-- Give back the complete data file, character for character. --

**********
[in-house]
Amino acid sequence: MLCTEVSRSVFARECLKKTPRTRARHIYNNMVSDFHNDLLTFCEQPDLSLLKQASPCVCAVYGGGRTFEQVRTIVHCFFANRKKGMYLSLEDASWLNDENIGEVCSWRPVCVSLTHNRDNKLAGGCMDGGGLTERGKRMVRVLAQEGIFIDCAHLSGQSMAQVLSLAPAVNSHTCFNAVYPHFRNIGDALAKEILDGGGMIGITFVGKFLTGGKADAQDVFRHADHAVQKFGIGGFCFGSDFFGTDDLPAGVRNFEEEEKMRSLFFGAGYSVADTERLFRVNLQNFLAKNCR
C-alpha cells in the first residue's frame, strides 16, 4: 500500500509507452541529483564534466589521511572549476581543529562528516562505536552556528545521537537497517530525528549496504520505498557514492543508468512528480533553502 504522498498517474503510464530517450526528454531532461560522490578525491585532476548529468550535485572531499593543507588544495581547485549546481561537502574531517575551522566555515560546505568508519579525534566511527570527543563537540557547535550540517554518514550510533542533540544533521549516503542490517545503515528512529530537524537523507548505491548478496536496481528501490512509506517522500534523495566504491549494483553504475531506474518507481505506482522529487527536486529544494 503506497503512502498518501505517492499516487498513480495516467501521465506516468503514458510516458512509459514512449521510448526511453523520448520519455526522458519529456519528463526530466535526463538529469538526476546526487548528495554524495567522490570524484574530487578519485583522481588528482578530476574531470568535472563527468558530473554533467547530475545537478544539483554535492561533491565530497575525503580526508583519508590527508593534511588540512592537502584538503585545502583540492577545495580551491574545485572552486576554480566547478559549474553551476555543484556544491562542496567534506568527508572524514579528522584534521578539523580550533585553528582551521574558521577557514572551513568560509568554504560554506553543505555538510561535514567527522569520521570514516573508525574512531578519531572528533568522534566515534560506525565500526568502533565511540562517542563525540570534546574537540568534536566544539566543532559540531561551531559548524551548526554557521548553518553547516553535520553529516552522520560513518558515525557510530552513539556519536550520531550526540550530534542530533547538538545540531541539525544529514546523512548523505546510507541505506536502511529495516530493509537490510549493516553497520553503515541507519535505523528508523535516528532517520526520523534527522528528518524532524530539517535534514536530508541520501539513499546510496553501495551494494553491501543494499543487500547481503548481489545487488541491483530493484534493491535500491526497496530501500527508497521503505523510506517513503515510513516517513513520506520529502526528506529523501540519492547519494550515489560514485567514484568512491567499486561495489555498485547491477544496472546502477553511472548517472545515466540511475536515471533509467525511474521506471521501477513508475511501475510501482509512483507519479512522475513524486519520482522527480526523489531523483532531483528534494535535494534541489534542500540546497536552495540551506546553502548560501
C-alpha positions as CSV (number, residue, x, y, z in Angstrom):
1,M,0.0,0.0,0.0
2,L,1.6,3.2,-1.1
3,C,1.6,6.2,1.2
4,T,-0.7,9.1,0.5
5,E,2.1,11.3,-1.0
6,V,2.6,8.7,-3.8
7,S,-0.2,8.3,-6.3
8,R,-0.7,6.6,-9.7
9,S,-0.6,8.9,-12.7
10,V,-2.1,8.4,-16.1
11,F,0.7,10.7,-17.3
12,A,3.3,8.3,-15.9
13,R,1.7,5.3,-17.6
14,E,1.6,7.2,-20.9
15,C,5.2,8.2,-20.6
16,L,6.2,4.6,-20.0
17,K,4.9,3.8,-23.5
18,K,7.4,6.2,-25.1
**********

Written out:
[in-house]
Amino acid sequence: MLCTEVSRSVFARECLKKTPRTRARHIYNNMVSDFHNDLLTFCEQPDLSLLKQASPCVCAVYGGGRTFEQVRTIVHCFFANRKKGMYLSLEDASWLNDENIGEVCSWRPVCVSLTHNRDNKLAGGCMDGGGLTERGKRMVRVLAQEGIFIDCAHLSGQSMAQVLSLAPAVNSHTCFNAVYPHFRNIGDALAKEILDGGGMIGITFVGKFLTGGKADAQDVFRHADHAVQKFGIGGFCFGSDFFGTDDLPAGVRNFEEEEKMRSLFFGAGYSVADTERLFRVNLQNFLAKNCR
C-alpha cells in the first residue's frame, strides 16, 4: 500500500509507452541529483564534466589521511572549476581543529562528516562505536552556528545521537537497517530525528549496504520505498557514492543508468512528480533553502 504522498498517474503510464530517450526528454531532461560522490578525491585532476548529468550535485572531499593543507588544495581547485549546481561537502574531517575551522566555515560546505568508519579525534566511527570527543563537540557547535550540517554518514550510533542533540544533521549516503542490517545503515528512529530537524537523507548505491548478496536496481528501490512509506517522500534523495566504491549494483553504475531506474518507481505506482522529487527536486529544494 503506497503512502498518501505517492499516487498513480495516467501521465506516468503514458510516458512509459514512449521510448526511453523520448520519455526522458519529456519528463526530466535526463538529469538526476546526487548528495554524495567522490570524484574530487578519485583522481588528482578530476574531470568535472563527468558530473554533467547530475545537478544539483554535492561533491565530497575525503580526508583519508590527508593534511588540512592537502584538503585545502583540492577545495580551491574545485572552486576554480566547478559549474553551476555543484556544491562542496567534506568527508572524514579528522584534521578539523580550533585553528582551521574558521577557514572551513568560509568554504560554506553543505555538510561535514567527522569520521570514516573508525574512531578519531572528533568522534566515534560506525565500526568502533565511540562517542563525540570534546574537540568534536566544539566543532559540531561551531559548524551548526554557521548553518553547516553535520553529516552522520560513518558515525557510530552513539556519536550520531550526540550530534542530533547538538545540531541539525544529514546523512548523505546510507541505506536502511529495516530493509537490510549493516553497520553503515541507519535505523528508523535516528532517520526520523534527522528528518524532524530539517535534514536530508541520501539513499546510496553501495551494494553491501543494499543487500547481503548481489545487488541491483530493484534493491535500491526497496530501500527508497521503505523510506517513503515510513516517513513520506520529502526528506529523501540519492547519494550515489560514485567514484568512491567499486561495489555498485547491477544496472546502477553511472548517472545515466540511475536515471533509467525511474521506471521501477513508475511501475510501482509512483507519479512522475513524486519520482522527480526523489531523483532531483528534494535535494534541489534542500540546497536552495540551506546553502548560501
C-alpha positions as CSV (number, residue, x, y, z in Angstrom):
1,M,0.0,0.0,0.0
2,L,1.6,3.2,-1.1
3,C,1.6,6.2,1.2
4,T,-0.7,9.1,0.5
5,E,2.1,11.3,-1.0
6,V,2.6,8.7,-3.8
7,S,-0.2,8.3,-6.3
8,R,-0.7,6.6,-9.7
9,S,-0.6,8.9,-12.7
10,V,-2.1,8.4,-16.1
11,F,0.7,10.7,-17.3
12,A,3.3,8.3,-15.9
13,R,1.7,5.3,-17.6
14,E,1.6,7.2,-20.9
15,C,5.2,8.2,-20.6
16,L,6.2,4.6,-20.0
17,K,4.9,3.8,-23.5
18,K,7.4,6.2,-25.1